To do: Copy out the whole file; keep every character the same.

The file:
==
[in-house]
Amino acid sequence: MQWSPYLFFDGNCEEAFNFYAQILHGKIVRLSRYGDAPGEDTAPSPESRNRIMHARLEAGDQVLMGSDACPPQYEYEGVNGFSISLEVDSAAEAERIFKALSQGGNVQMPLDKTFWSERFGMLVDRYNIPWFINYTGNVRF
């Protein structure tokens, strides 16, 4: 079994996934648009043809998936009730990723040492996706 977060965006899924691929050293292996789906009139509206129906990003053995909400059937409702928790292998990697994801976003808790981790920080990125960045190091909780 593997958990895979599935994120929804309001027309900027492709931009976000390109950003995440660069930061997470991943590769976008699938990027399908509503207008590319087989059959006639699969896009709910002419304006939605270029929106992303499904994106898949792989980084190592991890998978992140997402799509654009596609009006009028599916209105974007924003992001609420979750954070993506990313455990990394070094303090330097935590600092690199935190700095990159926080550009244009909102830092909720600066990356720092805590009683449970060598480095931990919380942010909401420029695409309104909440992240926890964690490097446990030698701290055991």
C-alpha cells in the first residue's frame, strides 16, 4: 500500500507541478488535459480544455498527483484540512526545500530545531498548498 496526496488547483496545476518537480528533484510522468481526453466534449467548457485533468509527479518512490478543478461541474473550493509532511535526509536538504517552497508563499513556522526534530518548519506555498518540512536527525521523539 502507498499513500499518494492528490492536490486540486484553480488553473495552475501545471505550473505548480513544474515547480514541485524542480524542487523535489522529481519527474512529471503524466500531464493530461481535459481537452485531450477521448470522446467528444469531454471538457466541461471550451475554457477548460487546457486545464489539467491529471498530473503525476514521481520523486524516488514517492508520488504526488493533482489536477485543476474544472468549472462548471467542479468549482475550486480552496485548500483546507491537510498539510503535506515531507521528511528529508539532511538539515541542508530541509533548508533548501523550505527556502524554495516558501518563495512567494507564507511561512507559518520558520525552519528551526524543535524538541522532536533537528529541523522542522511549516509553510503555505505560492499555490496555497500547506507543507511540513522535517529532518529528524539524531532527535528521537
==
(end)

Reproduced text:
[in-house]
Amino acid sequence: MQWSPYLFFDGNCEEAFNFYAQILHGKIVRLSRYGDAPGEDTAPSPESRNRIMHARLEAGDQVLMGSDACPPQYEYEGVNGFSISLEVDSAAEAERIFKALSQGGNVQMPLDKTFWSERFGMLVDRYNIPWFINYTGNVRF
């Protein structure tokens, strides 16, 4: 079994996934648009043809998936009730990723040492996706 977060965006899924691929050293292996789906009139509206129906990003053995909400059937409702928790292998990697994801976003808790981790920080990125960045190091909780 593997958990895979599935994120929804309001027309900027492709931009976000390109950003995440660069930061997470991943590769976008699938990027399908509503207008590319087989059959006639699969896009709910002419304006939605270029929106992303499904994106898949792989980084190592991890998978992140997402799509654009596609009006009028599916209105974007924003992001609420979750954070993506990313455990990394070094303090330097935590600092690199935190700095990159926080550009244009909102830092909720600066990356720092805590009683449970060598480095931990919380942010909401420029695409309104909440992240926890964690490097446990030698701290055991």
C-alpha cells in the first residue's frame, strides 16, 4: 500500500507541478488535459480544455498527483484540512526545500530545531498548498 496526496488547483496545476518537480528533484510522468481526453466534449467548457485533468509527479518512490478543478461541474473550493509532511535526509536538504517552497508563499513556522526534530518548519506555498518540512536527525521523539 502507498499513500499518494492528490492536490486540486484553480488553473495552475501545471505550473505548480513544474515547480514541485524542480524542487523535489522529481519527474512529471503524466500531464493530461481535459481537452485531450477521448470522446467528444469531454471538457466541461471550451475554457477548460487546457486545464489539467491529471498530473503525476514521481520523486524516488514517492508520488504526488493533482489536477485543476474544472468549472462548471467542479468549482475550486480552496485548500483546507491537510498539510503535506515531507521528511528529508539532511538539515541542508530541509533548508533548501523550505527556502524554495516558501518563495512567494507564507511561512507559518520558520525552519528551526524543535524538541522532536533537528529541523522542522511549516509553510503555505505560492499555490496555497500547506507543507511540513522535517529532518529528524539524531532527535528521537